Midwives have to go through between three and four years of training, both academic and on the job, before they can be certified, said Coulter, who’s been a certified midwife for eight years.

“There’s definitely the academic component, and 100 prenatal visits and 50 births where you’re the primary midwife, and a ton of other criteria.”

Coulter believes it’s a woman’s right to have her child at home if she wants to. She states her beliefs about childbirth on her website at breathoflifemidwifery.com.

Among them: “I believe that women are strong human beings who are designed to experience birth and are fully capable of birthing naturally…that beginnings are important and that a gentle natural childbirth is best for both mothers and babies…that babies and mothers should not be separated at birth…and while giving birth is sacred and important, becoming a mother is a profound honor, a life-long calling, and a great joy.”

The joy of childbirth at home is evident in the classic tome on the subject, Ina May’s Guide to Childbirth by Ina May Gaskin, who has been a midwife for more than 30 years and attended the births of more than 2,200 babies. In her book she writes about the “true capacity” of women’s bodies.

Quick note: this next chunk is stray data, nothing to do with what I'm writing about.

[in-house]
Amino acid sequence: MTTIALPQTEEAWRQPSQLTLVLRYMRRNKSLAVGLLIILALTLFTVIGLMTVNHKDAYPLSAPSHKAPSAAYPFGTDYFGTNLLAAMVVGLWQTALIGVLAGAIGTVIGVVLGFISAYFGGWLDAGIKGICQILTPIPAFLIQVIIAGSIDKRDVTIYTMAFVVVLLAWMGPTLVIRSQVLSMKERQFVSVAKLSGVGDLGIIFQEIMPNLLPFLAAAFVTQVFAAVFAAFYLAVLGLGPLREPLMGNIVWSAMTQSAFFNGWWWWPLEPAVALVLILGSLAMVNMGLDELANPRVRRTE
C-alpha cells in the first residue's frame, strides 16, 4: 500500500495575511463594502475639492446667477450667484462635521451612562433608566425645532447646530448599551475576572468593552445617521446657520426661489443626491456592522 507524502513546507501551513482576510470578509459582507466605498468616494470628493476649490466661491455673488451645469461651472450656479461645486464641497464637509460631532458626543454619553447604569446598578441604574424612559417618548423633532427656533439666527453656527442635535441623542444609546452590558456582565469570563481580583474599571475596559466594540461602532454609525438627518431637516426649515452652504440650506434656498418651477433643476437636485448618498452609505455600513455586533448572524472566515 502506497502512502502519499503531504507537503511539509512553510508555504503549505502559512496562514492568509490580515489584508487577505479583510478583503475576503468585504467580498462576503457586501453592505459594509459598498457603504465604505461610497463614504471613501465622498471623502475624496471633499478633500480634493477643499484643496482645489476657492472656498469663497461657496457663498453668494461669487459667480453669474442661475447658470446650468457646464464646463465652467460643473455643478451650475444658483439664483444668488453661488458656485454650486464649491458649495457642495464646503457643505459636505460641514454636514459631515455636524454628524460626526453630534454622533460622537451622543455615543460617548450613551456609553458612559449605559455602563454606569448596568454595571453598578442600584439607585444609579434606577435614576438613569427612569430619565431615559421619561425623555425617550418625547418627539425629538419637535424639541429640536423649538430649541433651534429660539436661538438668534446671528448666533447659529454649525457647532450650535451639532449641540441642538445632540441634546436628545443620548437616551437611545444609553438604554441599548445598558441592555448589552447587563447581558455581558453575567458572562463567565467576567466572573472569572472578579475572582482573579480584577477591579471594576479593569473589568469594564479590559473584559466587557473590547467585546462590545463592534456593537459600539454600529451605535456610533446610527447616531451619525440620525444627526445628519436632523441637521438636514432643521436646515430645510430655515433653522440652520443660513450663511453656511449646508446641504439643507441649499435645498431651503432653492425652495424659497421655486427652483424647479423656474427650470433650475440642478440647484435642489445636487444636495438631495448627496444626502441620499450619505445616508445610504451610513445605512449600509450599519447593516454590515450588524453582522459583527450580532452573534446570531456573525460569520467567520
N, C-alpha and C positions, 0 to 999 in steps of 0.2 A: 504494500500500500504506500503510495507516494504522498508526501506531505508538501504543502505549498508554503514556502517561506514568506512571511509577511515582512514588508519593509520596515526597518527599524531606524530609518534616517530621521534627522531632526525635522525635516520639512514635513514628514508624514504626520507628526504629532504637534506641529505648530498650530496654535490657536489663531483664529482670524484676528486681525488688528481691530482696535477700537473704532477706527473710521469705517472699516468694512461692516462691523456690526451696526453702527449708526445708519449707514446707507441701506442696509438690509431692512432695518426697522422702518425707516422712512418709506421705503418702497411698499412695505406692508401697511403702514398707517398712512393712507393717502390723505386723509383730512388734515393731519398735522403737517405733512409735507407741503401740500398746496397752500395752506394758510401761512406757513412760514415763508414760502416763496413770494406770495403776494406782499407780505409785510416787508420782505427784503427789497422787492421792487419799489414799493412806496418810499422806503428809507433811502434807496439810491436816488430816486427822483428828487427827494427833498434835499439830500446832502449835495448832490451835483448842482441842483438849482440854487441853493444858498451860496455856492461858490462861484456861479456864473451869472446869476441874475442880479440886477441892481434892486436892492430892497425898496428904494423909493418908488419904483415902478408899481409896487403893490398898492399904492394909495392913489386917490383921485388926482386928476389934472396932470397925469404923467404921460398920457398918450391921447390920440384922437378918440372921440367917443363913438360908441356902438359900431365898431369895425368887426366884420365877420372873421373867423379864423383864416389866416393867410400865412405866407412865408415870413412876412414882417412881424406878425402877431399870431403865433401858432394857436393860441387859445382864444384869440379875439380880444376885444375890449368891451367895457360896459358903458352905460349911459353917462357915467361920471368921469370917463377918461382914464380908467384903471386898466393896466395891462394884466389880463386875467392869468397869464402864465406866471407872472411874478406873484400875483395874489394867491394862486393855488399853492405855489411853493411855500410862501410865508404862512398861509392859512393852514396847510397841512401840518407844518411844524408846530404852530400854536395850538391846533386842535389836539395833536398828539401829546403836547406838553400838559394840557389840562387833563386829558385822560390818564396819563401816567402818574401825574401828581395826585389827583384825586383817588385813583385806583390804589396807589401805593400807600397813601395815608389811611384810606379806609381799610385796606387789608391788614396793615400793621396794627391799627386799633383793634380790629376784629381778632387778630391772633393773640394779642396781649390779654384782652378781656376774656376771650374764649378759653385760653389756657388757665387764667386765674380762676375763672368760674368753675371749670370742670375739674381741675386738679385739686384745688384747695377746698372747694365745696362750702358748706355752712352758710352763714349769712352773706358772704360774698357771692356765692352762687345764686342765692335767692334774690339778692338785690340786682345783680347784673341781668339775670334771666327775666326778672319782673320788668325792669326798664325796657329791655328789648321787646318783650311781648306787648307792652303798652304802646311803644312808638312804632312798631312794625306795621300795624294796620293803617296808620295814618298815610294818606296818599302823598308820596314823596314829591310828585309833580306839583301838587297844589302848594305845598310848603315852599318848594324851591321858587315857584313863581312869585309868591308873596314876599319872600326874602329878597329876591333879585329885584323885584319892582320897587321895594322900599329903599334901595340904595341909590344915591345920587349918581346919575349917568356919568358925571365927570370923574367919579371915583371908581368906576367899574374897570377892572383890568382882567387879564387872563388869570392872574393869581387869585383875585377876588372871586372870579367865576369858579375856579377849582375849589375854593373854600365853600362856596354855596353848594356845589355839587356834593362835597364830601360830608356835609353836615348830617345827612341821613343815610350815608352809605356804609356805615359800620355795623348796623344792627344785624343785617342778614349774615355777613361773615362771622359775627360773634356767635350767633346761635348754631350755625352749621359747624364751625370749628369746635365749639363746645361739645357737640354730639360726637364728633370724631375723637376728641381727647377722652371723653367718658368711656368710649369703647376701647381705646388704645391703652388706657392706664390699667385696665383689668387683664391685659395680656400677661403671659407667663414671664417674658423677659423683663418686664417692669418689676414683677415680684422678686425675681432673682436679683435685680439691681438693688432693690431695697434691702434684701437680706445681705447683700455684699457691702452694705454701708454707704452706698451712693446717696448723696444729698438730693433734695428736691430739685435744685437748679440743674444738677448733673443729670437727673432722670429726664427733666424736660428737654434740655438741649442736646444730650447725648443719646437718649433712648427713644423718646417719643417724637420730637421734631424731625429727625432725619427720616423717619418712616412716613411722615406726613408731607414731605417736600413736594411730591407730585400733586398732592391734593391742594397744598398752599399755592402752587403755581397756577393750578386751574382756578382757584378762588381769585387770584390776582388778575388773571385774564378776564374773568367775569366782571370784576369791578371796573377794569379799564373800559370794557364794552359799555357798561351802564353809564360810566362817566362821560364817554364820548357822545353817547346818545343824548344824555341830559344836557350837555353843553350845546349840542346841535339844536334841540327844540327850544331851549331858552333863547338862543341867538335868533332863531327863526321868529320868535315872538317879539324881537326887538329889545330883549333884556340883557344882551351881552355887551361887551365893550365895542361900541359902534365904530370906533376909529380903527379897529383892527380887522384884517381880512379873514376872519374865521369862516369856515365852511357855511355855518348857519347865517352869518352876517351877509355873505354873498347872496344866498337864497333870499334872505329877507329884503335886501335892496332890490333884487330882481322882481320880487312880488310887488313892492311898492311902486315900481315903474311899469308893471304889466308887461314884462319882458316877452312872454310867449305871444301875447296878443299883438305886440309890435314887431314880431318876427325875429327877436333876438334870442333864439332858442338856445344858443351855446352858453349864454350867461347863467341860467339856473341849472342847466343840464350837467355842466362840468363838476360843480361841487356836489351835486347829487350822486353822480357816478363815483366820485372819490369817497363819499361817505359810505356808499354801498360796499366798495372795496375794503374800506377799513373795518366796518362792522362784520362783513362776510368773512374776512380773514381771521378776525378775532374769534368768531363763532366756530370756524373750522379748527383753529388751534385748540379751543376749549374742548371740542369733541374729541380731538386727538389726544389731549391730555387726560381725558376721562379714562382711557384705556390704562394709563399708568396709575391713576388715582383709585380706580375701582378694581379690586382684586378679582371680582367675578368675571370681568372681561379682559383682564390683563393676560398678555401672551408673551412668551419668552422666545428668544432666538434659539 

“The way I see it, the most trustworthy knowledge about women’s bodies combines the best of what medical science has offered over the past century or two with what women have always been able to learn about themselves before birth moved into hospitals,” she writes.

All three of Coulter’s children were delivered by fellow midwife Bill Dwelley of Montrose’s Childbirth Awareness, who has been practicing homebirth midwifery and teaching students of midwifery in Western Colorado for over 20 years. According to Dwelley, women should educate themselves as much as they can about childbirth before choosing the option that suits them: birth at home with a certified midwife, birth at a birthing center with a nurse midwife, or birth in a hospital with a medical doctor.